Newly approved cancer drugs need at least 601 days to receive insurance benefits in Korea, more than double the time required in member countries of the OECD on average, an expert said.
Kim Bong-seok, a professor at Seoul Bohun Hospital’s hemato-oncology division, said while Korea needs 601 days to get newly approved cancer drugs covered by insurance, the 35 member nations of the Organization for Economic Cooperation and Development require 245 days on average. His comments came at the 64thh Cancer Conquering Forum at the National Assembly’s library on Wednesday.
In Germany, for example, new cancer drugs need 70 days to be registered as insured drugs, Kim said, adding that in Japan, it takes 74 days and in the U.S., it takes 180 days.
Kim noted that the reason it takes so long in Korea is the regulators’ evaluation and negotiations over the drug price take a long time. If a drugmaker applies for sales approval to the Ministry of Food and Drug Safety, it has to go through the ministry’s economic evaluation on the drug and price negotiations. It takes 757 days from the request for sales approval to get the insurance benefit.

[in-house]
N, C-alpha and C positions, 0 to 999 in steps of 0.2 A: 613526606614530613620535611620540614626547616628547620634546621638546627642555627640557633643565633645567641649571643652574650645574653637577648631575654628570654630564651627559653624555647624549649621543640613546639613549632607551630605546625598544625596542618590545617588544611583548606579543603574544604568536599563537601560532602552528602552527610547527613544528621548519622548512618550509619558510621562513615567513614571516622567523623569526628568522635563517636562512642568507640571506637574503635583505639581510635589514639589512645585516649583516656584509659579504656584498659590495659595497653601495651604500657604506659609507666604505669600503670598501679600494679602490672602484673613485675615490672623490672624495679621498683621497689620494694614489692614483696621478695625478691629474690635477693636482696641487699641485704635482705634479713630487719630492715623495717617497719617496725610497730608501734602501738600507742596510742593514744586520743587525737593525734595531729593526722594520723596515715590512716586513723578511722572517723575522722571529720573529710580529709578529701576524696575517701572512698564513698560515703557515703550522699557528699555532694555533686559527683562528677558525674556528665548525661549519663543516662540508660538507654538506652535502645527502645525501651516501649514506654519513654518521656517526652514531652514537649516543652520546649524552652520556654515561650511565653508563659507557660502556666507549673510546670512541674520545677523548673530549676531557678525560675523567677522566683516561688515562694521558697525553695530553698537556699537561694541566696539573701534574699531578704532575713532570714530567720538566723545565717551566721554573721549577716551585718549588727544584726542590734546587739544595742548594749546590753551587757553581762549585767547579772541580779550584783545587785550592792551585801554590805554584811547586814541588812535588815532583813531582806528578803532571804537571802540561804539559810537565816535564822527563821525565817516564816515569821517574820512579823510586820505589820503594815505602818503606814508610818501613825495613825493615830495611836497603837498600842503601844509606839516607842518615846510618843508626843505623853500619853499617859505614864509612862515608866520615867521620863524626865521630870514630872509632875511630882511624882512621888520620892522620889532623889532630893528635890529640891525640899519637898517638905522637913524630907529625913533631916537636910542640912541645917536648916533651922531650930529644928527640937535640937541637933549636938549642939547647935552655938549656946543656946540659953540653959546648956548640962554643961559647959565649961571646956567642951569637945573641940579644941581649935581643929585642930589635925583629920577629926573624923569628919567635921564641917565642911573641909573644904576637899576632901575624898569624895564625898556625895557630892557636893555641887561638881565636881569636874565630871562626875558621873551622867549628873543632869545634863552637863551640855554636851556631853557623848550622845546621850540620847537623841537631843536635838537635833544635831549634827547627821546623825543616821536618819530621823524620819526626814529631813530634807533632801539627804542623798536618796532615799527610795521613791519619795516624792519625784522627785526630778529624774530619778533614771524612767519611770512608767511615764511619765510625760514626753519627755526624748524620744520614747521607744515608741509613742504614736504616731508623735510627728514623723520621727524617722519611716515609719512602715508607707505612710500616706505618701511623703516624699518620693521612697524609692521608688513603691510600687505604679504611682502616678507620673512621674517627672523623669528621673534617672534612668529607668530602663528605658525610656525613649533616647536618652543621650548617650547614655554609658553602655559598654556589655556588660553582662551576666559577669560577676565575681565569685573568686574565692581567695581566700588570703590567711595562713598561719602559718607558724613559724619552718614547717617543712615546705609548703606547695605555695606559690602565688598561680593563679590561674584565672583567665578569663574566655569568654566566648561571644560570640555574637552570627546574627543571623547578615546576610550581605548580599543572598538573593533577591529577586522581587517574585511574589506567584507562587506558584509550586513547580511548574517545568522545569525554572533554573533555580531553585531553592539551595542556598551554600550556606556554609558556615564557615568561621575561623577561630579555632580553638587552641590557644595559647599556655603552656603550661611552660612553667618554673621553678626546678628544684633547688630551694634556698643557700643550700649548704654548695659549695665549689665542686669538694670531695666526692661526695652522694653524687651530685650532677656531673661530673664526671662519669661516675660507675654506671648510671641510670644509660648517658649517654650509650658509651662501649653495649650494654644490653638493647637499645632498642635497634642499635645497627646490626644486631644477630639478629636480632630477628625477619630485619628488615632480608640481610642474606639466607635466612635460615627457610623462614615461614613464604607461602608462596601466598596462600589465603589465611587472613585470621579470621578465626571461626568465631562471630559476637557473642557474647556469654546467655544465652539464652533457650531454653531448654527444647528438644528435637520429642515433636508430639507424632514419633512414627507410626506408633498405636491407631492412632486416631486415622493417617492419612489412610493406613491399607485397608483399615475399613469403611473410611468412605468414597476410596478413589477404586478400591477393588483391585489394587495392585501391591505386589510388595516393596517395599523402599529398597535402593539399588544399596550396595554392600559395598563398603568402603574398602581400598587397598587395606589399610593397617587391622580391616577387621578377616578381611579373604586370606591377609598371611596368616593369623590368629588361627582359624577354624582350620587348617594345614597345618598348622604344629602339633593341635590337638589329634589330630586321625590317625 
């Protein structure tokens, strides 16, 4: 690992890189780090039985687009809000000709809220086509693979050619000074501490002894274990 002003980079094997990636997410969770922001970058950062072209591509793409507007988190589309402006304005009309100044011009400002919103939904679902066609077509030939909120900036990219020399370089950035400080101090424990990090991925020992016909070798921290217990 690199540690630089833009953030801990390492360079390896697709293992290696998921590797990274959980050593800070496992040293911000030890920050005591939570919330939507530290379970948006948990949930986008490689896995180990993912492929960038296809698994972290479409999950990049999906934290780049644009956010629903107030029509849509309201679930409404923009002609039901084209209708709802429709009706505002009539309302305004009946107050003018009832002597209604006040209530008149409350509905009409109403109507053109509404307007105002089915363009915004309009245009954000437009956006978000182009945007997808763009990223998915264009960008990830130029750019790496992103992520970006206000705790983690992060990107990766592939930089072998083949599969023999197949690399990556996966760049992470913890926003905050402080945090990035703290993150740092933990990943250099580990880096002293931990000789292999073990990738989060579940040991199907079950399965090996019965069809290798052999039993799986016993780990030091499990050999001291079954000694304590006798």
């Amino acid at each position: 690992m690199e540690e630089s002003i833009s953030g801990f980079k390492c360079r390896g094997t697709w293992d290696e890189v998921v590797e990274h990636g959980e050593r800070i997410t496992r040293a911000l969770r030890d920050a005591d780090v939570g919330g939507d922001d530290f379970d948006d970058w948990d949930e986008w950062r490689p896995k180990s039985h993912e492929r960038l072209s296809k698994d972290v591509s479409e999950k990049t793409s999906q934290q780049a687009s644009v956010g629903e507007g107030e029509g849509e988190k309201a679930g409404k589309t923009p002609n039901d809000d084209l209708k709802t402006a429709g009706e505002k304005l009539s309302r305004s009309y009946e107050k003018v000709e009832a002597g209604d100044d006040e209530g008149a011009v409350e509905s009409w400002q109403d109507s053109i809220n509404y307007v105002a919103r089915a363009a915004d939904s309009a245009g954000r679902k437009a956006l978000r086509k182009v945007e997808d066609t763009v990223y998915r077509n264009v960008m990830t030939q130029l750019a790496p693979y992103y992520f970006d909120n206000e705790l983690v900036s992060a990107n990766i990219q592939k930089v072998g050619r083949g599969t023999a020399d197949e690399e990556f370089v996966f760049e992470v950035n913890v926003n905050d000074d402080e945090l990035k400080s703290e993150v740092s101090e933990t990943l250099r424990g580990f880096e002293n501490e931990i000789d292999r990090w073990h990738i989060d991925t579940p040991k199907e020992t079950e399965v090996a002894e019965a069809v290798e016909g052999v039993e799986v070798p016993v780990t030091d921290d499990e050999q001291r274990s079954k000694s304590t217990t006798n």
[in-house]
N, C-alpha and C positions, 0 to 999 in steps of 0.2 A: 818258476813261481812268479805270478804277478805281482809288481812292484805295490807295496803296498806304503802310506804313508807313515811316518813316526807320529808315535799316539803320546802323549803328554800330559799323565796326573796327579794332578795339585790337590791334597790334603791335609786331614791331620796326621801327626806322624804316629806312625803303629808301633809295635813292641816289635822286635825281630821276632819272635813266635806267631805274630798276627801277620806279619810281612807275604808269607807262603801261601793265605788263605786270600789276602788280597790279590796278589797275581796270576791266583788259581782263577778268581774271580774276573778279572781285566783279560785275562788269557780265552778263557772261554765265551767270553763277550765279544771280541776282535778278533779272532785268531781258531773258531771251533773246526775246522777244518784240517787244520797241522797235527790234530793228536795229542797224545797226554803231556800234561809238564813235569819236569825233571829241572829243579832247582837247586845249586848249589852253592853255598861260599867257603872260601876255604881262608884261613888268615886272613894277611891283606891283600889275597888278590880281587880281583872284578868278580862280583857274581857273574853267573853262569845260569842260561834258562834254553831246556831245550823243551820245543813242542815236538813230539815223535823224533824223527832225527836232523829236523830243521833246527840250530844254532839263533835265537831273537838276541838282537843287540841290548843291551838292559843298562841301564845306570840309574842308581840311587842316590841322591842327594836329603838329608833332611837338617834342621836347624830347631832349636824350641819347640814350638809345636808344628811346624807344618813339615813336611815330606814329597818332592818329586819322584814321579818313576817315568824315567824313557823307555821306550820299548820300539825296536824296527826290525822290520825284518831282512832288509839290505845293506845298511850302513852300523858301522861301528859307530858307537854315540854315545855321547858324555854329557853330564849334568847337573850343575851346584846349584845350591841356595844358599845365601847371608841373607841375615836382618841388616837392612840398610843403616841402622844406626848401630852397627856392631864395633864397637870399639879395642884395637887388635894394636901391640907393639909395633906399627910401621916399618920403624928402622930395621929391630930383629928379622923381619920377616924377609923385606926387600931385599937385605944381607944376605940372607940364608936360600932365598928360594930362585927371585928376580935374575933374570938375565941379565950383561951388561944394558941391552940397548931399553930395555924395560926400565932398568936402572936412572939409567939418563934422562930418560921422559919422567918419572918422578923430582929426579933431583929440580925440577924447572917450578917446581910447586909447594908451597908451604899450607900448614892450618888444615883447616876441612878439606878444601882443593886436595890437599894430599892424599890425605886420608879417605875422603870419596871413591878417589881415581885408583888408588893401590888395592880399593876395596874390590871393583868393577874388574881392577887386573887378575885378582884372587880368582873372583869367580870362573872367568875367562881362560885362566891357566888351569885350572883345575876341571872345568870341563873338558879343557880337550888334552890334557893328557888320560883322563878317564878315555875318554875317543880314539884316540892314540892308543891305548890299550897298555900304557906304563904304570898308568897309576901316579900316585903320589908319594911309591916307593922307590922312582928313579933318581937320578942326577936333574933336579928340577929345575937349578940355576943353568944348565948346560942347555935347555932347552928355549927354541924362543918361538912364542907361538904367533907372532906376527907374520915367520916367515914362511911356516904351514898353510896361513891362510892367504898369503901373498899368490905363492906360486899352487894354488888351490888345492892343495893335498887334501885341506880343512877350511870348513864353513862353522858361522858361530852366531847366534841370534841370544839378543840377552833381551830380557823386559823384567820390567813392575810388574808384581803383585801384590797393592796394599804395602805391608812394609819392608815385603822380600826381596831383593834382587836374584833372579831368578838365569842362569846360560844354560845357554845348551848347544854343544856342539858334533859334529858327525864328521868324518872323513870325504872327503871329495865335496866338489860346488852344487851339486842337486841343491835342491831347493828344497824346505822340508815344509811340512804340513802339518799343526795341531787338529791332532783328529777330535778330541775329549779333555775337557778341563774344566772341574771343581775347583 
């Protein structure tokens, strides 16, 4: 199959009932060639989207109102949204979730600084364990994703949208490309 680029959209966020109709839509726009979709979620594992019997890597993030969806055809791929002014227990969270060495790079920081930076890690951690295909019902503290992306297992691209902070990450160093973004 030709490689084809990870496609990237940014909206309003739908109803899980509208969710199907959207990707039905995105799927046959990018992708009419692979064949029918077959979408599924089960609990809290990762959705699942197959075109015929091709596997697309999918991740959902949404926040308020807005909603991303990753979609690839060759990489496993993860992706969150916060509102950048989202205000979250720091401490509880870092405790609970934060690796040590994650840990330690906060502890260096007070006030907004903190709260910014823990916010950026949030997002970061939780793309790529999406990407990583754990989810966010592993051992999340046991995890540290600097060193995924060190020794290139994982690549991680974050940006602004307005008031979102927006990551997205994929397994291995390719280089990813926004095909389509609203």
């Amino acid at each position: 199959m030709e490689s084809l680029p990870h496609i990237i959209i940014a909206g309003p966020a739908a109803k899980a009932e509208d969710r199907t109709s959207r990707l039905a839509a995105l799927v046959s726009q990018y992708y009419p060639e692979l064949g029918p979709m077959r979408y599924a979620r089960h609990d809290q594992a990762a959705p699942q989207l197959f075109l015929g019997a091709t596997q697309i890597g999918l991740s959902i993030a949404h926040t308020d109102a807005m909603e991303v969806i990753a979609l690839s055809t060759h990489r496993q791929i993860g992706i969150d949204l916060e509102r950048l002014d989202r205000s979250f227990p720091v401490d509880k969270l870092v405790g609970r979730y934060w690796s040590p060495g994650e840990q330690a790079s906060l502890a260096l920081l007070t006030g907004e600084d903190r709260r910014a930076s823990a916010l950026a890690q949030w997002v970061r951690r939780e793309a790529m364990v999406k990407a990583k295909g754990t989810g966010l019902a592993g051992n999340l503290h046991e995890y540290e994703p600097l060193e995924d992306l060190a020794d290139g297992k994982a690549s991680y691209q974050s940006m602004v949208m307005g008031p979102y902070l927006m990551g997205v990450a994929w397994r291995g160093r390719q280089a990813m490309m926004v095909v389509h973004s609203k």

Kim also pointed out that the proportion of insurance-covered drugs among the newly approved cancer drugs is too small in Korea.
While the OECD covered 62 percent of newly approved cancer drugs by insurance from 2009 to 2014 on average, Korea’s coverage was at a meager 29 percent.
“The biggest problem is that many cancer patients become so-called ‘medical poor,’ because insurance cannot cover their anti-cancer treatments,” Kim said. “To get many new cancer drugs to be covered by insurance as soon as possible, the government should consider exempting new cancer drugs from economic evaluations and linking them with the risk-sharing schemes.”
<© Korea Biomedical Review, All rights reserved.>